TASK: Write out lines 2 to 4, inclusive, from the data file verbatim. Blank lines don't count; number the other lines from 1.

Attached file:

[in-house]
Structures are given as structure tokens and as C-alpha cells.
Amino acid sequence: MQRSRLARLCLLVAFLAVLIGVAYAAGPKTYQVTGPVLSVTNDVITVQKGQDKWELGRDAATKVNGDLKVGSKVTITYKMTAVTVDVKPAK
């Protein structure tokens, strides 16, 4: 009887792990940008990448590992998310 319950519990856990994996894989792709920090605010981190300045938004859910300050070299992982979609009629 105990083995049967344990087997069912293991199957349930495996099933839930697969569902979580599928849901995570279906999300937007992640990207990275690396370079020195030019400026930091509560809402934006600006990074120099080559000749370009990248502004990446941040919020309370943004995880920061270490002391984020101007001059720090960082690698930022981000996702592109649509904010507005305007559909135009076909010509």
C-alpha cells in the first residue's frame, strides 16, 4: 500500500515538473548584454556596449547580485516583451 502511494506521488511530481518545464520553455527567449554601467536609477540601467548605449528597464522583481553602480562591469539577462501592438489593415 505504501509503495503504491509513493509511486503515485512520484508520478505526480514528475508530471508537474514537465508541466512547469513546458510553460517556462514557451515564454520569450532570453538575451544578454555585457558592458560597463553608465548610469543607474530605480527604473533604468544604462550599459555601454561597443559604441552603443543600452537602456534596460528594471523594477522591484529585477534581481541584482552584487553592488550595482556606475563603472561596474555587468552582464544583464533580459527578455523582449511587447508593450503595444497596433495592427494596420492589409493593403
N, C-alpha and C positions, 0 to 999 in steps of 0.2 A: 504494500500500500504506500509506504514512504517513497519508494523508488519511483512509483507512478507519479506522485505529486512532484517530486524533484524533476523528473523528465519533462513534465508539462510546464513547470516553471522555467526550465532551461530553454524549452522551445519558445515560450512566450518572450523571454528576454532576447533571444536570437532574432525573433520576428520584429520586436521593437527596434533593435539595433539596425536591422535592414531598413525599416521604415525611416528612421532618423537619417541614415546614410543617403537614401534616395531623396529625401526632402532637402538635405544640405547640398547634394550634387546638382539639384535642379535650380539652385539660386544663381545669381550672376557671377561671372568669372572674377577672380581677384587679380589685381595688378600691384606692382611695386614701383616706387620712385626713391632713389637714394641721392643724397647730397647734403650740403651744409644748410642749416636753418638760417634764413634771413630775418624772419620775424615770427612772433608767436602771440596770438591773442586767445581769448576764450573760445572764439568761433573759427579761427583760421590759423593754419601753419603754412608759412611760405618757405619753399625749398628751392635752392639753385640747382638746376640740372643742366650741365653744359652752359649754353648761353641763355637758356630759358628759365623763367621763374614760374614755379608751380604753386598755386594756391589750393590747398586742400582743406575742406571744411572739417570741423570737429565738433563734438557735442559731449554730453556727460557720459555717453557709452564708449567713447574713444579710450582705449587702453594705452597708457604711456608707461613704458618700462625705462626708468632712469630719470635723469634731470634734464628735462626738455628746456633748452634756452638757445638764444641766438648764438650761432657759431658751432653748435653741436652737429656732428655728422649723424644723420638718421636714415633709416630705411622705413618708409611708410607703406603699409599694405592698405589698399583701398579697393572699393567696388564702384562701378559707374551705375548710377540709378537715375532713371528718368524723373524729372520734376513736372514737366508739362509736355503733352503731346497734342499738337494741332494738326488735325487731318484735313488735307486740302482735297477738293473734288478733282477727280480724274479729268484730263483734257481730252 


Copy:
Structures are given as structure tokens and as C-alpha cells.
Amino acid sequence: MQRSRLARLCLLVAFLAVLIGVAYAAGPKTYQVTGPVLSVTNDVITVQKGQDKWELGRDAATKVNGDLKVGSKVTITYKMTAVTVDVKPAK
């Protein structure tokens, strides 16, 4: 009887792990940008990448590992998310 319950519990856990994996894989792709920090605010981190300045938004859910300050070299992982979609009629 105990083995049967344990087997069912293991199957349930495996099933839930697969569902979580599928849901995570279906999300937007992640990207990275690396370079020195030019400026930091509560809402934006600006990074120099080559000749370009990248502004990446941040919020309370943004995880920061270490002391984020101007001059720090960082690698930022981000996702592109649509904010507005305007559909135009076909010509």